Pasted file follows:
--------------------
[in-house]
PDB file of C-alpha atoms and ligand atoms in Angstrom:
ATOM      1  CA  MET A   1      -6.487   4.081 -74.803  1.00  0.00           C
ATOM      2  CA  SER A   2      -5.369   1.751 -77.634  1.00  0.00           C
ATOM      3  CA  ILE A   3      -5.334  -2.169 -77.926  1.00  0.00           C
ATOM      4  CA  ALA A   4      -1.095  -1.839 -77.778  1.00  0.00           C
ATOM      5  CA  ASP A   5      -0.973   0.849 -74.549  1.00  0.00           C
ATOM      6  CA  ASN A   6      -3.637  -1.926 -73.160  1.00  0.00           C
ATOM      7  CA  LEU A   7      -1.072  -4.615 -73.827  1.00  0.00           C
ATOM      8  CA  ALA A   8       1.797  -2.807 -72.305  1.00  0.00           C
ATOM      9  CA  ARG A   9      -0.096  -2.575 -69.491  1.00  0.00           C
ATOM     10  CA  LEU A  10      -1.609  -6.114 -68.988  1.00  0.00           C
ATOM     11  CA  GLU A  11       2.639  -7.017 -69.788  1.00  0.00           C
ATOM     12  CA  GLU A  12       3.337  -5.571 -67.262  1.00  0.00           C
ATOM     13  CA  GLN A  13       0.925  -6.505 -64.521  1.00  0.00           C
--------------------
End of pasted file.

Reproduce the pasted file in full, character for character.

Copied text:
[in-house]
PDB file of C-alpha atoms and ligand atoms in Angstrom:
ATOM      1  CA  MET A   1      -6.487   4.081 -74.803  1.00  0.00           C
ATOM      2  CA  SER A   2      -5.369   1.751 -77.634  1.00  0.00           C
ATOM      3  CA  ILE A   3      -5.334  -2.169 -77.926  1.00  0.00           C
ATOM      4  CA  ALA A   4      -1.095  -1.839 -77.778  1.00  0.00           C
ATOM      5  CA  ASP A   5      -0.973   0.849 -74.549  1.00  0.00           C
ATOM      6  CA  ASN A   6      -3.637  -1.926 -73.160  1.00  0.00           C
ATOM      7  CA  LEU A   7      -1.072  -4.615 -73.827  1.00  0.00           C
ATOM      8  CA  ALA A   8       1.797  -2.807 -72.305  1.00  0.00           C
ATOM      9  CA  ARG A   9      -0.096  -2.575 -69.491  1.00  0.00           C
ATOM     10  CA  LEU A  10      -1.609  -6.114 -68.988  1.00  0.00           C
ATOM     11  CA  GLU A  11       2.639  -7.017 -69.788  1.00  0.00           C
ATOM     12  CA  GLU A  12       3.337  -5.571 -67.262  1.00  0.00           C
ATOM     13  CA  GLN A  13       0.925  -6.505 -64.521  1.00  0.00           C